Over the last 10 years, Project Mosquito Nets has been able to provide more than 32,000 long lasting insecticide treated nets to children and families in Zambia. As a result, we are seeing fewer cases of malaria and a significant improvement in the health of vulnerable women and children. With improved health, children are able to attend school regularly and women are better able to take care of their families. Program activities are designed to reduce the incidence of malaria.
In the last 10 years (2010-2019), we have been able to provide 32,000 long lasting insecticide treated nets and education on malaria prevention to children and families in Zambia. These nets helped prevent malaria for an estimated 128,000 children (as each net can sleep up to four young children) or 64,000 adults (as each net can sleep two adults). Read more about the impact of our malaria prevention program here: 2019, 2018 2017 2016 2015 2014 2013. Studies are conducted every year to assess the impact of provision of nets, get feedback frmthe community and make improvements. Our last study findings are given here.
Beneficiaries are children and families in our pediatric HIV care, Microfinance, and Safe Park programs, and members of seven high transmission communities in Zambia. Beneficiary families are identified with the help of community based organizations such as churches and government health clinics. Beneficiaries are HIV positive children, children under the age of five, pregnant women, nursing moms, and adults living with HIV and/or infected with TB. These sections of the population are most vulnerable to malaria as co-infection rates between HIV, malaria and TB are high. Malaria can be fatal for children under five and HIV+ pregnant women.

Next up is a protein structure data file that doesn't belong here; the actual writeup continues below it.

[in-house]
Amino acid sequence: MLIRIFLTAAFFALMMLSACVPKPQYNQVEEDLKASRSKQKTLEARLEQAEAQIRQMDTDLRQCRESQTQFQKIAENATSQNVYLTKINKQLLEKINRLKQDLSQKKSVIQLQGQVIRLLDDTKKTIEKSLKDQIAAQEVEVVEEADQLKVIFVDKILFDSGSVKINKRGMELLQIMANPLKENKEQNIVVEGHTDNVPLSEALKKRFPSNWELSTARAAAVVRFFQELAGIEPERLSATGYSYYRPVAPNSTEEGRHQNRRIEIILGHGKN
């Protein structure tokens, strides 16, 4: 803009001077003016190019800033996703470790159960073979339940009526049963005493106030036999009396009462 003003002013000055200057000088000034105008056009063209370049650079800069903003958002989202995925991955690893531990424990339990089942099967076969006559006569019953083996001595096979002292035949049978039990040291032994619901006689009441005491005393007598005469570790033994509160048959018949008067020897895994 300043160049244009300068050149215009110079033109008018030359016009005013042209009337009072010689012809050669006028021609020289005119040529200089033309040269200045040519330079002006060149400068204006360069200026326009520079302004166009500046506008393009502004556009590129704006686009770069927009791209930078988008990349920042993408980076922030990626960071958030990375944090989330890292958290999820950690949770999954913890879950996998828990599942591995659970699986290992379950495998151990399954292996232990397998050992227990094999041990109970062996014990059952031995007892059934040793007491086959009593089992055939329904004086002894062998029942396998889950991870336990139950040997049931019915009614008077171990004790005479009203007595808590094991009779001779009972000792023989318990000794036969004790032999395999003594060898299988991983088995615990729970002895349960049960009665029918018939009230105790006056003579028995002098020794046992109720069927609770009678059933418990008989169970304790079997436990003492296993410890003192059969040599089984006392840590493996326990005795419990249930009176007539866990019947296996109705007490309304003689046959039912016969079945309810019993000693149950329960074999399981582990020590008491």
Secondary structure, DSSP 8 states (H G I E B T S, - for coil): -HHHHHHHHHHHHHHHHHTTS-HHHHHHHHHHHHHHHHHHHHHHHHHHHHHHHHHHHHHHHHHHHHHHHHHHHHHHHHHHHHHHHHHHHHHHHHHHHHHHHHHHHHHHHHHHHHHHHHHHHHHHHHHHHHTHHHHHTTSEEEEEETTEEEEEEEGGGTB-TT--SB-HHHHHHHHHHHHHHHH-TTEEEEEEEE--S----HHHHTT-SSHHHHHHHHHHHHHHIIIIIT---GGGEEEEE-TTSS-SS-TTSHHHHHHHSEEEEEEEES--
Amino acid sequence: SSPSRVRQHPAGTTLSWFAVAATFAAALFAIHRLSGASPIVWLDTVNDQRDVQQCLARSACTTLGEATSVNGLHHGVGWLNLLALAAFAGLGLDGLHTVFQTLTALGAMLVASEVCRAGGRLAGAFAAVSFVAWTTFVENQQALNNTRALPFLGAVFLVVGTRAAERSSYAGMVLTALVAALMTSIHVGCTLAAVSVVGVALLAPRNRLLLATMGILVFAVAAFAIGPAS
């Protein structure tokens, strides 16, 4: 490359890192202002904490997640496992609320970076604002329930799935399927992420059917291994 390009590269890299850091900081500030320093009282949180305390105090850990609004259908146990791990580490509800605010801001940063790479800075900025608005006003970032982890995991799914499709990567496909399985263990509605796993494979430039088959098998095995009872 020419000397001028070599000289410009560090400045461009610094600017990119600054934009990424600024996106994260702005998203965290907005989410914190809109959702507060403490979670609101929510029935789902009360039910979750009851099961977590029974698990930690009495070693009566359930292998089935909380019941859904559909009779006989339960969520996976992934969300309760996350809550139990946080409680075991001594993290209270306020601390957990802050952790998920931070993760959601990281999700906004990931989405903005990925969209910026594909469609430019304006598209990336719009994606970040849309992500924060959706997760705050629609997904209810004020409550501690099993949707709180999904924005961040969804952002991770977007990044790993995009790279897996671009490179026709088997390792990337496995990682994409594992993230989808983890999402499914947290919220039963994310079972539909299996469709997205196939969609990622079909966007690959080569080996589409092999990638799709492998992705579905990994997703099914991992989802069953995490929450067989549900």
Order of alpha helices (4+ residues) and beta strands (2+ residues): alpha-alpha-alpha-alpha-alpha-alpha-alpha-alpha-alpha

Each distribution of nets is followed by a post distribution study to assess the impact of our malaria prevention activities. These studies assess the health of the beneficiary families, if the nets are being used every night, maintained and stored properly, and re-treated every six months. For results of studies conducted every year click here: 2019, 2018, 2017, 2016, 2015, 2014, 2013.
Project Mosquito Nets provides long lasting insecticide treated nets and education to vulnerable families in Zambia. Community residents, in urban and rural areas, are invited to attend malaria prevention program activities. Activites include:
- information on the impact of malaria, especially on HIV+ children and pregnant women
- how to identify the signs/symptoms of malaria
- instruction on the removal of mosquito breeding grounds through drainage maintenance
- demonstrations on how to correctly use and maintain nets
- how to clean and store nets
- how to re-treat nets every six months
- provision of nets
Project Mosquito Nets was launched in 2005 as a joint effort between the Power of Love Foundation, the Orange County based non-profit Be the Cause (www.bethecause.org) and the Akado Medical Clinic located in Mbita, Kenya. Since then, the project has grown significantly and we have been able to provide more than 48,000 mosquito nets in Zambia and Kenya. In 2010, our malaria prevention progam was moved to Zambia. The program in Kenya was discontinued.
For 2020, our plan is to provide 12,000-15,000 long lasting insecticide treated nets and education to vulnerable families. Provision of 12,000 nets will benefit 48,000 children or 24,000 adults as each net can sleep u to four young children or two adults.